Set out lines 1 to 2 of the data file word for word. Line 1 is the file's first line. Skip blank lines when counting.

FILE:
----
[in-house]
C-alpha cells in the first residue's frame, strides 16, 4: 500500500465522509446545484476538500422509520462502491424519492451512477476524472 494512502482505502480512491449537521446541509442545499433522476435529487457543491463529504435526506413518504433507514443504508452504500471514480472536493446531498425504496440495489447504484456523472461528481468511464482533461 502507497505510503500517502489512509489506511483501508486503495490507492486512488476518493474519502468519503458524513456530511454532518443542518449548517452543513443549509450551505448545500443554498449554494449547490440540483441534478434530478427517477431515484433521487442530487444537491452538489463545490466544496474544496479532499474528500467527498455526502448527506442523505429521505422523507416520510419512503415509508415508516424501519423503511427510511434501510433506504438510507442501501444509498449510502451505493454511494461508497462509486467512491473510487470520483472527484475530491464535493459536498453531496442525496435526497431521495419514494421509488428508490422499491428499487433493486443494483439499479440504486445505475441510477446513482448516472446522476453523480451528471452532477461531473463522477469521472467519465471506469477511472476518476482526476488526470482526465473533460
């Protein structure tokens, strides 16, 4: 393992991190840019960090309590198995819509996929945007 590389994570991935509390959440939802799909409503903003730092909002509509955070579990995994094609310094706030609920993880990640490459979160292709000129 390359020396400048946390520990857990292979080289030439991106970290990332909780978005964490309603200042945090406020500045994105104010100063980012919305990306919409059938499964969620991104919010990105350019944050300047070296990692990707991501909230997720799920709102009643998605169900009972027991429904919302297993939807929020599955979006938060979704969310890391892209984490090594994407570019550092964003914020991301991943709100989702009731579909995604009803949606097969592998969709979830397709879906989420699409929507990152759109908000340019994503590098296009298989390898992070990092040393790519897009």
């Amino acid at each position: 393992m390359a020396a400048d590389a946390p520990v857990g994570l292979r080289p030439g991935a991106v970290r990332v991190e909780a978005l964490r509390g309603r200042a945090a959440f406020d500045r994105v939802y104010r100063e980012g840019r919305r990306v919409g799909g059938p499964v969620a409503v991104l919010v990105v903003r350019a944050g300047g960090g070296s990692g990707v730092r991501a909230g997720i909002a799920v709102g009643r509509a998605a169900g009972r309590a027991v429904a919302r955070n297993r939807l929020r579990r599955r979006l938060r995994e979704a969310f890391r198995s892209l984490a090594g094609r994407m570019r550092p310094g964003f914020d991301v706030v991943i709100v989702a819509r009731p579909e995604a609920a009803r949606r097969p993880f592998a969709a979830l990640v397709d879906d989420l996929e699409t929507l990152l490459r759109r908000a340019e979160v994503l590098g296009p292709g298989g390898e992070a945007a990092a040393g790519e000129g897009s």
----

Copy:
[in-house]
C-alpha cells in the first residue's frame, strides 16, 4: 500500500465522509446545484476538500422509520462502491424519492451512477476524472 494512502482505502480512491449537521446541509442545499433522476435529487457543491463529504435526506413518504433507514443504508452504500471514480472536493446531498425504496440495489447504484456523472461528481468511464482533461 502507497505510503500517502489512509489506511483501508486503495490507492486512488476518493474519502468519503458524513456530511454532518443542518449548517452543513443549509450551505448545500443554498449554494449547490440540483441534478434530478427517477431515484433521487442530487444537491452538489463545490466544496474544496479532499474528500467527498455526502448527506442523505429521505422523507416520510419512503415509508415508516424501519423503511427510511434501510433506504438510507442501501444509498449510502451505493454511494461508497462509486467512491473510487470520483472527484475530491464535493459536498453531496442525496435526497431521495419514494421509488428508490422499491428499487433493486443494483439499479440504486445505475441510477446513482448516472446522476453523480451528471452532477461531473463522477469521472467519465471506469477511472476518476482526476488526470482526465473533460